JACKSON SQ.—AIDS Action Committee of Massachusetts, the major non-profit organization that operates the local Boomerangs thrift shop, is moving its headquarters to Jamaica Plain, the Gazette has learned.
The $9.4 million organization likely will move from its downtown offices this winter into custom-built space at 75 Amory St. in Jackson Square on the JP/Roxbury border.
“We’re very excited to move to Jamaica Plain,” said AIDS Action Executive Director Rebecca Haag, who is also a JP resident looking forward to walking to work. “We think Jackson Square is a new, emerging, vital community.”
The move will make AIDS Action one of JP’s biggest and most economically powerful organizations, with more than 70 staff members serving 2,500 clients a year. AIDS Action conducts HIV/AIDS prevention programs and pro-vides support services—including housing, job training and domestic violence counseling—to people living with the disease.
AIDS Action already has a strong presence in JP with its popular Boomerangs shop on Centre Street, which pumps $1.1 million a year into the organization. Despite tough economic times, AIDS Action just opened a second Boomerangs in West Roxbury—a tribute to the organization’s “innovative, entrepreneurial” approach, Haag said.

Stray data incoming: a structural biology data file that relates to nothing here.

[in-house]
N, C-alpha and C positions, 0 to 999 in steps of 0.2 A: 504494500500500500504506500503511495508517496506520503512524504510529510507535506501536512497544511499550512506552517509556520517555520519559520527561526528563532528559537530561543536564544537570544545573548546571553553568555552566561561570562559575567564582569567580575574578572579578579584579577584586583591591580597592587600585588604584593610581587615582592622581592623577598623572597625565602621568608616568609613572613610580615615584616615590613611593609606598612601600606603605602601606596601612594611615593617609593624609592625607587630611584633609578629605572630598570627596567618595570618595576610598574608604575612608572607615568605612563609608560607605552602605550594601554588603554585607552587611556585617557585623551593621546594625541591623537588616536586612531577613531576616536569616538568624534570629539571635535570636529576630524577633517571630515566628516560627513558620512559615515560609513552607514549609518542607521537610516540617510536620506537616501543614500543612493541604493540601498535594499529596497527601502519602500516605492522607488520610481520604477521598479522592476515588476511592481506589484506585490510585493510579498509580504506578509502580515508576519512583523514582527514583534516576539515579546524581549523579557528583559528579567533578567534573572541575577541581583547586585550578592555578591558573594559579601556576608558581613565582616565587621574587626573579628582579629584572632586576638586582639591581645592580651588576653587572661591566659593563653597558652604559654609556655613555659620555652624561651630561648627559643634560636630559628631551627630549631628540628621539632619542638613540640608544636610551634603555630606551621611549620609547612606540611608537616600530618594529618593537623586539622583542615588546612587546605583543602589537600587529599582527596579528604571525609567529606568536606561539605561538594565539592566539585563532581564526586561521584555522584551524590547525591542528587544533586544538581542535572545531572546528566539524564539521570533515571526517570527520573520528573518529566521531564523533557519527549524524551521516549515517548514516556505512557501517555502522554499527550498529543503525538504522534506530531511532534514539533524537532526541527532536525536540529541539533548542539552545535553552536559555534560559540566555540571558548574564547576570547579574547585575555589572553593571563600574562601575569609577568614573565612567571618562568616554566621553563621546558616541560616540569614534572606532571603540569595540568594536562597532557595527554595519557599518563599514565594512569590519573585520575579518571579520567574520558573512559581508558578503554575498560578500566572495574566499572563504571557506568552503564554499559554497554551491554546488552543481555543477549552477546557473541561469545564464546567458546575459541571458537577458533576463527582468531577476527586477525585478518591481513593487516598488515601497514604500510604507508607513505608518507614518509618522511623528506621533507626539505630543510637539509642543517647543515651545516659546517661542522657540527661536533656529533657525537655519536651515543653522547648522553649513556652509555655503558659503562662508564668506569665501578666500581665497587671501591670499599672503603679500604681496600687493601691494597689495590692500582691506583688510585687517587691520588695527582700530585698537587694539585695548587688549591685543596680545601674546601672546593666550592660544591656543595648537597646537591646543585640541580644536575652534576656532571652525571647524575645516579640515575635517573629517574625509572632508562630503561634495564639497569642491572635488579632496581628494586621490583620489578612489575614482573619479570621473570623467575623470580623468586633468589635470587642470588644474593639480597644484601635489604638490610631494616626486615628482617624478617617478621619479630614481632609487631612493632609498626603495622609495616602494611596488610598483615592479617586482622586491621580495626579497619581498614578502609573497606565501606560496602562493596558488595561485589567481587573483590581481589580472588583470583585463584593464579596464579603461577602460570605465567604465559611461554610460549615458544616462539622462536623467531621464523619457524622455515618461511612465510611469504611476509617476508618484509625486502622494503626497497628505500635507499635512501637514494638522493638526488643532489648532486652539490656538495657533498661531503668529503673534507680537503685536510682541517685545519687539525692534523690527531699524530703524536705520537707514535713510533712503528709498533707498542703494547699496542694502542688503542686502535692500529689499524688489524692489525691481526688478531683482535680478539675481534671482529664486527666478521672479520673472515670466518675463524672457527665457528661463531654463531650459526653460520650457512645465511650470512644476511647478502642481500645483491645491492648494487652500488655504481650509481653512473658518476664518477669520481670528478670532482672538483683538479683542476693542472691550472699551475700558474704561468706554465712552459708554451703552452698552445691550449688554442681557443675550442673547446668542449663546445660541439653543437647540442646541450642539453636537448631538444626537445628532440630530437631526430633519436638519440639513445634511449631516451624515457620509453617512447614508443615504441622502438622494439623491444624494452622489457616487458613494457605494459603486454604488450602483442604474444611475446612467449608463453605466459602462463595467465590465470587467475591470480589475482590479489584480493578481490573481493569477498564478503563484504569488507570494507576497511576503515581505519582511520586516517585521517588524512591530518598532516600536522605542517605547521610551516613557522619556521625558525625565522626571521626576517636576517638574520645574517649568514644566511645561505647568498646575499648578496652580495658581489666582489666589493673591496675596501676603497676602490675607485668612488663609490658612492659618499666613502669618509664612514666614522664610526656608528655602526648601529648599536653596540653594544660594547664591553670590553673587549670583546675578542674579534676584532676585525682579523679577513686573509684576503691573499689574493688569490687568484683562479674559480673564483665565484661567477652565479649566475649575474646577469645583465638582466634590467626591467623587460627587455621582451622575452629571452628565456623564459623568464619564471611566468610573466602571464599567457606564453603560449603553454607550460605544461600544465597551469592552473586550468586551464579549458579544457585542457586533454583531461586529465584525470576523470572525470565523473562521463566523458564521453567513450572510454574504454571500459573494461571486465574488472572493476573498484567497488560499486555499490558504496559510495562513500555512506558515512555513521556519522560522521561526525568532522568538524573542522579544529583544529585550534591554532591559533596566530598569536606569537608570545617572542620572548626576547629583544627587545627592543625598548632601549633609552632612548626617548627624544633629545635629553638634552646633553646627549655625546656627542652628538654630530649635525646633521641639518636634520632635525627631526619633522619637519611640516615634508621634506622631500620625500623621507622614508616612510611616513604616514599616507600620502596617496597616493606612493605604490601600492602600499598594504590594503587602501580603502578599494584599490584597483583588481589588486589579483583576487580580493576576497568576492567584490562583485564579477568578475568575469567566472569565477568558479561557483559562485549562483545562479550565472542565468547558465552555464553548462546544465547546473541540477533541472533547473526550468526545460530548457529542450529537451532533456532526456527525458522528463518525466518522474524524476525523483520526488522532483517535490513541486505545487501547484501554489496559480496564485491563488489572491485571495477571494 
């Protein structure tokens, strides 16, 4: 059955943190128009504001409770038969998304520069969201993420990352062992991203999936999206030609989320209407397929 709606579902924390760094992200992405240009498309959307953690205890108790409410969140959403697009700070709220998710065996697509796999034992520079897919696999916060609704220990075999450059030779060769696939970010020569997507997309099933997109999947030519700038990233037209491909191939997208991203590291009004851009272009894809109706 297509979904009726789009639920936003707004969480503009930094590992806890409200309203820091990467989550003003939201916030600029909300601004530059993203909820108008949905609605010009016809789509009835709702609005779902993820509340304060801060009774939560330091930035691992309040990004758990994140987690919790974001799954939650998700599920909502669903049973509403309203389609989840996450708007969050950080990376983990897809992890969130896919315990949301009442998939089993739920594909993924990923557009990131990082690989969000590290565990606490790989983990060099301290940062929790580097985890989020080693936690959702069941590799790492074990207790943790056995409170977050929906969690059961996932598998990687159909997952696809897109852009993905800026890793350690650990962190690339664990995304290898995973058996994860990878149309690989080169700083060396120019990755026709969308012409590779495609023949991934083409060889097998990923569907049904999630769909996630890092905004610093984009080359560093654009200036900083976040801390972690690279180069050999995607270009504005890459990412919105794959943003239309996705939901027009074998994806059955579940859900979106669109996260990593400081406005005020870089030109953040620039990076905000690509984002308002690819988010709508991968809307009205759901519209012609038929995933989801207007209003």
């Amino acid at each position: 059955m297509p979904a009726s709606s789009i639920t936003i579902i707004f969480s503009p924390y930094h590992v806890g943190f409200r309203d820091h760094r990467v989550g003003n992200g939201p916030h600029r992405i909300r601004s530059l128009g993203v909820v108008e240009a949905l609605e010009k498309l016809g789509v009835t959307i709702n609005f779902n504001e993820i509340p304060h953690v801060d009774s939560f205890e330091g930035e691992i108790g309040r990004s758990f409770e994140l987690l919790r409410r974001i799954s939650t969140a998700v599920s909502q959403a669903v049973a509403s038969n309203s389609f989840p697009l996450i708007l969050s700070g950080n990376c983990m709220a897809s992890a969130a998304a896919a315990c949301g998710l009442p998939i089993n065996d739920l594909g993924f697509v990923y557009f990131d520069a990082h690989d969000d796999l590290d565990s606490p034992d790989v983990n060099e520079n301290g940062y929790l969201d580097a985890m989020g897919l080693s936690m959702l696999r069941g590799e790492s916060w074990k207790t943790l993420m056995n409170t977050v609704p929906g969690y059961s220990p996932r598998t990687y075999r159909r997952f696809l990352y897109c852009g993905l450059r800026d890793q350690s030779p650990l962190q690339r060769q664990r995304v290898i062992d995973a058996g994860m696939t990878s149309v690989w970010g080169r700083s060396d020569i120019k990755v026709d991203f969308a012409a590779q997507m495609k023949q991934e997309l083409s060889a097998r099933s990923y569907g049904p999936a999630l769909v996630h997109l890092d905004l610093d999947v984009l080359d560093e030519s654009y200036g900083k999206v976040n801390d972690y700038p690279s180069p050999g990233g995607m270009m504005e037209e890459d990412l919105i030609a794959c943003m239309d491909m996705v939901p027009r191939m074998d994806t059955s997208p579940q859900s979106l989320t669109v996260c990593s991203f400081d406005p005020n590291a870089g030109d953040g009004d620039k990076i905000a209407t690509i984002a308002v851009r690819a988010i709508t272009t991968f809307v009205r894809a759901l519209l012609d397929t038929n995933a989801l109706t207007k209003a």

Haag praised Mordechai Levin, owner of the Amory Street building, for his custom redevelopment and his com-mitment to non-profit use, adding that he is seeking other non-profits to move in. Levin did not return a Ga-zette phone call for this article.
“We hope to create a real sense of a non-profit community,” Haag said. She noted that the nearby neighborhood has other major, allied non-profits, including Family Service of Greater Boston, Community Servings and two com-munity health centers.
Haag said JP is a good neighborhood for AIDS Action’s headquarters because many of its clients and constitu-ents live here, as do many staff members.
The custom-built space will allow the organization to be “more client-centric,” she said. That includes a proper waiting area, private consultation rooms and training rooms where other non-profits or government agen-cies can speak to clients.
Meanwhile, AIDS Action spokesperson Paul Twitchell noted, the front of the building is undergoing a makeover to a modern, glass-filled look that will “make a statement” about new life coming to Amory Street.
AIDS Action will be closing its downtown headquarters, but will retain a South End drop-in center for men. It may have a few other satellite offices following two mergers with smaller organizations that are in the works, Haag said.
The 75 Amory building is one of a few industrial buildings remaining on the southern edge of vacant land slated for massive redevelopment by the team known as Jackson Square Partners. Several years ago, Levin was among the failed bidders for the rights to that redevelopment.